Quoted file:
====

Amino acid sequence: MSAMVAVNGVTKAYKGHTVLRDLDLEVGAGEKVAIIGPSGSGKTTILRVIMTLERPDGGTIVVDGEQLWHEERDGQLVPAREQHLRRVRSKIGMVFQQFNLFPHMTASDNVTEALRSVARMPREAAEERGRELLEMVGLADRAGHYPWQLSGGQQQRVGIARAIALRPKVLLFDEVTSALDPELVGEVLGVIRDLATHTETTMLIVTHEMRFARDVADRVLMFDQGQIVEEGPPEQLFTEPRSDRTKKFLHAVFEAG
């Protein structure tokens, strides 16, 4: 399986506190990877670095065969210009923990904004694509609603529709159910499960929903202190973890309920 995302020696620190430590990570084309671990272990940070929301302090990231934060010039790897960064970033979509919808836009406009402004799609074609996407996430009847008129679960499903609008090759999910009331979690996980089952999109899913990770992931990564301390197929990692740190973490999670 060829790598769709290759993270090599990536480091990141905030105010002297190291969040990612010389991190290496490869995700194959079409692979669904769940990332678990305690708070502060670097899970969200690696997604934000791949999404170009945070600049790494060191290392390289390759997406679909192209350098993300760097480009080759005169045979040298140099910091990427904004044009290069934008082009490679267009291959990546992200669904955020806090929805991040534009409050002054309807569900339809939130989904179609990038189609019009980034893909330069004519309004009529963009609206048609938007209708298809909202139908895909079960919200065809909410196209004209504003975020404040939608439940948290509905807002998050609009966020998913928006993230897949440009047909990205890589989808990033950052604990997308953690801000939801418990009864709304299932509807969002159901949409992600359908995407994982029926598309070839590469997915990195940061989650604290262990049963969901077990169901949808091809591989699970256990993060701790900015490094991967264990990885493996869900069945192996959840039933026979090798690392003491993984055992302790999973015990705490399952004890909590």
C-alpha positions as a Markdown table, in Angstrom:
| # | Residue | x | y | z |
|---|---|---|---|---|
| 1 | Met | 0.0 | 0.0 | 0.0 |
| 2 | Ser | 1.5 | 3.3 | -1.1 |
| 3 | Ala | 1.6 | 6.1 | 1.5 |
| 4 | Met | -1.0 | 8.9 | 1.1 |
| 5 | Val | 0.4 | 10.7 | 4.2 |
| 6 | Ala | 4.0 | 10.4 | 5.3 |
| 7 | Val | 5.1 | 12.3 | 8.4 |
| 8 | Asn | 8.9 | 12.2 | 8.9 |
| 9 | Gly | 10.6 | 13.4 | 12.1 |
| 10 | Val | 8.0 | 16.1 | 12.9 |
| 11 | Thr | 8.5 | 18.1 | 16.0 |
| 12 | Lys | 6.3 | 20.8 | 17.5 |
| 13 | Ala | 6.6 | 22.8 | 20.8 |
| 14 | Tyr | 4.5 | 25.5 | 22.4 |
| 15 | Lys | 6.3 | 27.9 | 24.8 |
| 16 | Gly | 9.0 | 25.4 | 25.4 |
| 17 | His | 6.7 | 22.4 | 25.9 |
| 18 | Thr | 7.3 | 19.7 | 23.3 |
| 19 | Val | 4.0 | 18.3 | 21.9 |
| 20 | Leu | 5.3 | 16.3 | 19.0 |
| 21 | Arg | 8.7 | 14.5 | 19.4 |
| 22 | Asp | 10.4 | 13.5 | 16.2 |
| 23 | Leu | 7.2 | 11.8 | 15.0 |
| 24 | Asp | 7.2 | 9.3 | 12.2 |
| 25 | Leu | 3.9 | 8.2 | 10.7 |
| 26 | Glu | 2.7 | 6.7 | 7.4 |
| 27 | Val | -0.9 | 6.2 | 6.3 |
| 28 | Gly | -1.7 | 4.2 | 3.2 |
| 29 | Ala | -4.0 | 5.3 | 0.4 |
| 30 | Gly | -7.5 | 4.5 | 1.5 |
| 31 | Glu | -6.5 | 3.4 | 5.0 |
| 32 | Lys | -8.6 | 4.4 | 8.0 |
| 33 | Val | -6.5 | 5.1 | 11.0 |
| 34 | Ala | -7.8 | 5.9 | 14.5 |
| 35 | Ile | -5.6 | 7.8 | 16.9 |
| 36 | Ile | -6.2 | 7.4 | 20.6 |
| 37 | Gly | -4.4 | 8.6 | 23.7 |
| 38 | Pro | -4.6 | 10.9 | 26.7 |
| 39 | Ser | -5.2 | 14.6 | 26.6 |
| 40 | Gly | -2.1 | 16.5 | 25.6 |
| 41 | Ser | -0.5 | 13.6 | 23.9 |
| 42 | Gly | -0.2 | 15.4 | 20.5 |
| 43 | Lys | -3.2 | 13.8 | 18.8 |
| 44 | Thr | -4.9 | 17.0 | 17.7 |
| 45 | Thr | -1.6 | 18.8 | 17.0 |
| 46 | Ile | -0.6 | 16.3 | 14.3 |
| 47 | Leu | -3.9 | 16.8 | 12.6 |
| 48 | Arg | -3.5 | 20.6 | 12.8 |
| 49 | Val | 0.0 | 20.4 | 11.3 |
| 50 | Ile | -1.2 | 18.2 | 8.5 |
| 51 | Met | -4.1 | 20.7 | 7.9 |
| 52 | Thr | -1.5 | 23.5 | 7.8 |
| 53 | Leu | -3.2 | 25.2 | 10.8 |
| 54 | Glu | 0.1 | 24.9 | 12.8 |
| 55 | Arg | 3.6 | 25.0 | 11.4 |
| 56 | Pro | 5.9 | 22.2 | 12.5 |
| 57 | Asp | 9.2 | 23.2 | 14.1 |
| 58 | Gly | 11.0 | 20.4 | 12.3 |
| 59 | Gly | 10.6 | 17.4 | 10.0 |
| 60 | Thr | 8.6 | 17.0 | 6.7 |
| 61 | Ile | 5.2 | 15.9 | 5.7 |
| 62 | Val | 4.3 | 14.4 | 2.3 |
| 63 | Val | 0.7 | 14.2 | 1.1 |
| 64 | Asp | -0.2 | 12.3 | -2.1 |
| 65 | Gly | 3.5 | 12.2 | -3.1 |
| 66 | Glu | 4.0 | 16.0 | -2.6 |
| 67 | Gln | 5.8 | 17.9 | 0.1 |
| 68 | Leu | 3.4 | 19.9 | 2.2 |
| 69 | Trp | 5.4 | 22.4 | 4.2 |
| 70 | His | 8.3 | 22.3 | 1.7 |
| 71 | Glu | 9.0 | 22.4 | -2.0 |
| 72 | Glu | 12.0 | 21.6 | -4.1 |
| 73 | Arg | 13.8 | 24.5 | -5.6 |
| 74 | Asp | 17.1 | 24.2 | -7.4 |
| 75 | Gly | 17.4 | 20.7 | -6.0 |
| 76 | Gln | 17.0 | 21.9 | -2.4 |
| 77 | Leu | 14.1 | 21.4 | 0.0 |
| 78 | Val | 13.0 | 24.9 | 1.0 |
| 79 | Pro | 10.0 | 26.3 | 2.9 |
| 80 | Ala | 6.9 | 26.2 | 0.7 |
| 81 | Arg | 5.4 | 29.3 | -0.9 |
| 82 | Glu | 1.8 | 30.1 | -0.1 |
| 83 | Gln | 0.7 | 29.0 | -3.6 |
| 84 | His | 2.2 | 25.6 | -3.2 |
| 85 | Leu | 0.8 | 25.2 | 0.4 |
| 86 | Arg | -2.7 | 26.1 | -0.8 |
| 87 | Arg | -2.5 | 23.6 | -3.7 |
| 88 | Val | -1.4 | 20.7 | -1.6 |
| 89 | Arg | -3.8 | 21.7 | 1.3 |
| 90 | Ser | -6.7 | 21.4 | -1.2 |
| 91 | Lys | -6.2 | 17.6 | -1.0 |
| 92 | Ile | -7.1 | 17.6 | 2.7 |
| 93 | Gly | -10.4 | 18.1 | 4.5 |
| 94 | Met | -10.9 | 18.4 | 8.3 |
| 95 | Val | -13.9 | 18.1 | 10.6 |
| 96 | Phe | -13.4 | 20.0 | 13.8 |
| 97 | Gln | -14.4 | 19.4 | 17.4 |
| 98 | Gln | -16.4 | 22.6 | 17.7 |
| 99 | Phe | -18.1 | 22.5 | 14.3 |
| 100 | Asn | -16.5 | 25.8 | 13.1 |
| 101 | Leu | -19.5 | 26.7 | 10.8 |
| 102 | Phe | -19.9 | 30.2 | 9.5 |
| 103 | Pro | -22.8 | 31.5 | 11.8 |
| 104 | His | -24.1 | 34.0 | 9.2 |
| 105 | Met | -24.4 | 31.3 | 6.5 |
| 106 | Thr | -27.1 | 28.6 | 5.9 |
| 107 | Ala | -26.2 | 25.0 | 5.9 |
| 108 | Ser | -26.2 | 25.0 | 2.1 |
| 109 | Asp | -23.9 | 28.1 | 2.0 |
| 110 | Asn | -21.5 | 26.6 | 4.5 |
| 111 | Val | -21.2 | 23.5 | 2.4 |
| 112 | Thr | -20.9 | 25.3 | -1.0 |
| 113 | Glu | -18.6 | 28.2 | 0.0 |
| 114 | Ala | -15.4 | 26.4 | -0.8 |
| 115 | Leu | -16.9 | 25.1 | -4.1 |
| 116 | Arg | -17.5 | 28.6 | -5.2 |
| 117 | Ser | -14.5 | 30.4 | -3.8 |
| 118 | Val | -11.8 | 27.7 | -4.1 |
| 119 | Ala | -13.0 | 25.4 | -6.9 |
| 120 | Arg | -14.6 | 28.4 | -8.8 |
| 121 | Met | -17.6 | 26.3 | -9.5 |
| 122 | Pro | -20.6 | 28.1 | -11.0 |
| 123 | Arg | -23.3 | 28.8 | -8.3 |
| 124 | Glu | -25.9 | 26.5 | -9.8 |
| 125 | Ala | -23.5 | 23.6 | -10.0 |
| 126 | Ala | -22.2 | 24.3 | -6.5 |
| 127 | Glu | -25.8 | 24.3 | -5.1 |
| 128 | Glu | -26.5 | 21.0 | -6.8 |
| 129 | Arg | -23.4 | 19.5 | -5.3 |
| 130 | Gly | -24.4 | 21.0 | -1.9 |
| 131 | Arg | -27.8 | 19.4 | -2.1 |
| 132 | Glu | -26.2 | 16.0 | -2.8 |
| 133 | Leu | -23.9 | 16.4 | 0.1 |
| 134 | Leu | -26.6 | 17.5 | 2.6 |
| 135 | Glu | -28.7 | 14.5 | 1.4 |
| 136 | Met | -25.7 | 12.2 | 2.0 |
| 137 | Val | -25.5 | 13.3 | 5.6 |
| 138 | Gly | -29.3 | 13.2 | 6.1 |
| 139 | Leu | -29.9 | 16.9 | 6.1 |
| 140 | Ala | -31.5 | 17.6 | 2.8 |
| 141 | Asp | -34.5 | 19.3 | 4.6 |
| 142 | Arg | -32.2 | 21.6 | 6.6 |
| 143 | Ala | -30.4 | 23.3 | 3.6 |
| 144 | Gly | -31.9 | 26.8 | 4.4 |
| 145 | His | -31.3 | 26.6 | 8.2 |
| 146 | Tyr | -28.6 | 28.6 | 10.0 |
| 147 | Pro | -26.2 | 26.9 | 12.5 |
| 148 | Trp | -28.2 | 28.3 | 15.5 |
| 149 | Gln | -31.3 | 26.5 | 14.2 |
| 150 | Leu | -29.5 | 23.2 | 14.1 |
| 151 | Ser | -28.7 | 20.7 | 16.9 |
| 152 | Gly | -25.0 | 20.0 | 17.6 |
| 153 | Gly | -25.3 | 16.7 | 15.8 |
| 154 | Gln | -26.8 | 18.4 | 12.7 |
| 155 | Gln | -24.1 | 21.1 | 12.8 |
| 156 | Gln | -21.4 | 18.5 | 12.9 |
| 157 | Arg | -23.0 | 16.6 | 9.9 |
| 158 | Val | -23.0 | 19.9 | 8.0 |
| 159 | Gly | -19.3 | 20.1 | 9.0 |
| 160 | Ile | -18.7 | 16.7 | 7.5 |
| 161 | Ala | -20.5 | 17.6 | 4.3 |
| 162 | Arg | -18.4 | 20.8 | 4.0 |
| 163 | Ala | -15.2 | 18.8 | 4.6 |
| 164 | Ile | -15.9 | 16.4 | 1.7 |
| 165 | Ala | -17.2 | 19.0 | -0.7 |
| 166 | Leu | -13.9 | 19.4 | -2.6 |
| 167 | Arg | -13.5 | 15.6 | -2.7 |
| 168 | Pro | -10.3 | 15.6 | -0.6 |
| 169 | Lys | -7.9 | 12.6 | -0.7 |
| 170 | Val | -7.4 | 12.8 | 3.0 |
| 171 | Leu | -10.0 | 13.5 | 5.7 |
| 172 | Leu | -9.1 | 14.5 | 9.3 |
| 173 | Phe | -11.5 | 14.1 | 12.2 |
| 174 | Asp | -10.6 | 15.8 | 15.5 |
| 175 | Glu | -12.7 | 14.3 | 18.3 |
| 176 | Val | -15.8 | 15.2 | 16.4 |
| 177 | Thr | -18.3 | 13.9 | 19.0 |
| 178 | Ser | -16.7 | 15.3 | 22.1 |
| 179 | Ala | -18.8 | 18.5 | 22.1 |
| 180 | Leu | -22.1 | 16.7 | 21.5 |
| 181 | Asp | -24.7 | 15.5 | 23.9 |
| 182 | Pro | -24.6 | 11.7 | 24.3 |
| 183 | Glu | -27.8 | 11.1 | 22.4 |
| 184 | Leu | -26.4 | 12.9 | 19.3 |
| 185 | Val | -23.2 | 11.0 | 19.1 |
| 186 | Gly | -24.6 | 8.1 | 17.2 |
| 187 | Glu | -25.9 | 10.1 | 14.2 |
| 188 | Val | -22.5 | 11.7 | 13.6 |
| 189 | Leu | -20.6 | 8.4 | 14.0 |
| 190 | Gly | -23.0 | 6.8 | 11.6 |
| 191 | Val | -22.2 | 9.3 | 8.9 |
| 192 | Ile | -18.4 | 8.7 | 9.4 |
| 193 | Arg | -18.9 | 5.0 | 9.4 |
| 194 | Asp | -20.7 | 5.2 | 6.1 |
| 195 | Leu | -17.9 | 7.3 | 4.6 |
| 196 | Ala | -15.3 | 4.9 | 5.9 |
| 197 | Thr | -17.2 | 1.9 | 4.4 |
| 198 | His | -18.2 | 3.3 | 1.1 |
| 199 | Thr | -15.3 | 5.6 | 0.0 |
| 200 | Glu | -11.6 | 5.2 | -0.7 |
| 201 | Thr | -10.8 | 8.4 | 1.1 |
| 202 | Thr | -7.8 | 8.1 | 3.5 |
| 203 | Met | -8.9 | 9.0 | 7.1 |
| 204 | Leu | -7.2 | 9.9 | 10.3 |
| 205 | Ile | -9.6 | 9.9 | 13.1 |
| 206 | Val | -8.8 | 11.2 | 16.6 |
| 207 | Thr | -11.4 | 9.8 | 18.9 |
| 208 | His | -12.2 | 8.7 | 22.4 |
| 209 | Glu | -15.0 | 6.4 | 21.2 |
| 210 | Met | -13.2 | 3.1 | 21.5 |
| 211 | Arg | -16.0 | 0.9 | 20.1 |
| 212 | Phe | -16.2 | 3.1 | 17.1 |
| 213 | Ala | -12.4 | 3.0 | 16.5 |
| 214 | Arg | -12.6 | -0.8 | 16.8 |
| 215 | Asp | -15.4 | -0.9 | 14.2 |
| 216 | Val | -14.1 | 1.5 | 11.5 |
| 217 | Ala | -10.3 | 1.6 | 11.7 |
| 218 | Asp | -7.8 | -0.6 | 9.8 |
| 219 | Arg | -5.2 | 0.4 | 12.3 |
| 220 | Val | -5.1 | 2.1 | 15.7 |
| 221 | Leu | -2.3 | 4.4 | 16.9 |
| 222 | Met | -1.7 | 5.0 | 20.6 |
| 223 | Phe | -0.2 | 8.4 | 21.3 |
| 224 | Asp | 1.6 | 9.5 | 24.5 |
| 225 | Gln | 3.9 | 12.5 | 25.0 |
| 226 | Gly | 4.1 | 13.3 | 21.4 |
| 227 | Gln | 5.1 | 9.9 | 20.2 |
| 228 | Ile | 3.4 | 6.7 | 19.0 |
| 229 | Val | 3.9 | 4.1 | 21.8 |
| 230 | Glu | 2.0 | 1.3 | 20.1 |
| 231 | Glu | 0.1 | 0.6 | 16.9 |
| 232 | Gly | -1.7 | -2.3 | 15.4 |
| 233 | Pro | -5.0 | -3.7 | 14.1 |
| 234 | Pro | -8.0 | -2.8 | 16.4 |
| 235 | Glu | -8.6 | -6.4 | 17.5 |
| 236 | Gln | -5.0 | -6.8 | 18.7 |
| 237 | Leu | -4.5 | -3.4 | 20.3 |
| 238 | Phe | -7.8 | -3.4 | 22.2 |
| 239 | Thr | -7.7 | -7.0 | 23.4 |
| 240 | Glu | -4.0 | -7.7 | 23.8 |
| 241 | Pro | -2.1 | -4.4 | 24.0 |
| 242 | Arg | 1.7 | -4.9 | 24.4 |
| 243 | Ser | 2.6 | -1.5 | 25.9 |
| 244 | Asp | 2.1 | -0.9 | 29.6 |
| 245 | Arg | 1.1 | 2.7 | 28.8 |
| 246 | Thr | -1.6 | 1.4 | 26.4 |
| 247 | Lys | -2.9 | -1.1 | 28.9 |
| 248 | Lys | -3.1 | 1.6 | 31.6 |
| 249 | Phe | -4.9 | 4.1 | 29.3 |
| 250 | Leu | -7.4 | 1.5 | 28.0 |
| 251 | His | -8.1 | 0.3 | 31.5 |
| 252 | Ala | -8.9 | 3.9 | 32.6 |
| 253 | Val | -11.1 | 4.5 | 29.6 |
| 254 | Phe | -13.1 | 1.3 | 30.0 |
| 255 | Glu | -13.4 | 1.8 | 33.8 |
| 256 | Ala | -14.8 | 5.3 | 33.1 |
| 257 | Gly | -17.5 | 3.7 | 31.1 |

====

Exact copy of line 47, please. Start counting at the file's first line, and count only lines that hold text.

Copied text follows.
| 42 | Gly | -0.2 | 15.4 | 20.5 |